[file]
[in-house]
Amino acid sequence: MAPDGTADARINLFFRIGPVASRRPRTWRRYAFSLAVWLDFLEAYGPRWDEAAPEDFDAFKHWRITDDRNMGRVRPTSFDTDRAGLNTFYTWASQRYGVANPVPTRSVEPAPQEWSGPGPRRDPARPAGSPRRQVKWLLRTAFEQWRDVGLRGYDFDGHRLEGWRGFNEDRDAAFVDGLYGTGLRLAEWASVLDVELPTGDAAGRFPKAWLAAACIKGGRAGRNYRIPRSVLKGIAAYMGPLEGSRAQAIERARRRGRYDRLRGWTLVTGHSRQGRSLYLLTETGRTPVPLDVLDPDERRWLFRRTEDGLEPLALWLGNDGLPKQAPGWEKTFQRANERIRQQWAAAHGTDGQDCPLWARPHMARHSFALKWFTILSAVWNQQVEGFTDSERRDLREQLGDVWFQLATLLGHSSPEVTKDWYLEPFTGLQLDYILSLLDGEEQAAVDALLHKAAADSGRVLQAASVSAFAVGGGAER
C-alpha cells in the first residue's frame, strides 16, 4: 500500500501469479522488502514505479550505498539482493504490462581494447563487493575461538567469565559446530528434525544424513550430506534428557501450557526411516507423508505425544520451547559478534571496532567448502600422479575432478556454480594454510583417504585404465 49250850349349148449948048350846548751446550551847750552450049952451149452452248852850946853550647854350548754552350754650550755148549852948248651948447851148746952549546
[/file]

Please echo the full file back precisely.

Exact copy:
[in-house]
Amino acid sequence: MAPDGTADARINLFFRIGPVASRRPRTWRRYAFSLAVWLDFLEAYGPRWDEAAPEDFDAFKHWRITDDRNMGRVRPTSFDTDRAGLNTFYTWASQRYGVANPVPTRSVEPAPQEWSGPGPRRDPARPAGSPRRQVKWLLRTAFEQWRDVGLRGYDFDGHRLEGWRGFNEDRDAAFVDGLYGTGLRLAEWASVLDVELPTGDAAGRFPKAWLAAACIKGGRAGRNYRIPRSVLKGIAAYMGPLEGSRAQAIERARRRGRYDRLRGWTLVTGHSRQGRSLYLLTETGRTPVPLDVLDPDERRWLFRRTEDGLEPLALWLGNDGLPKQAPGWEKTFQRANERIRQQWAAAHGTDGQDCPLWARPHMARHSFALKWFTILSAVWNQQVEGFTDSERRDLREQLGDVWFQLATLLGHSSPEVTKDWYLEPFTGLQLDYILSLLDGEEQAAVDALLHKAAADSGRVLQAASVSAFAVGGGAER
C-alpha cells in the first residue's frame, strides 16, 4: 500500500501469479522488502514505479550505498539482493504490462581494447563487493575461538567469565559446530528434525544424513550430506534428557501450557526411516507423508505425544520451547559478534571496532567448502600422479575432478556454480594454510583417504585404465 49250850349349148449948048350846548751446550551847750552450049952451149452452248852850946853550647854350548754552350754650550755148549852948248651948447851148746952549546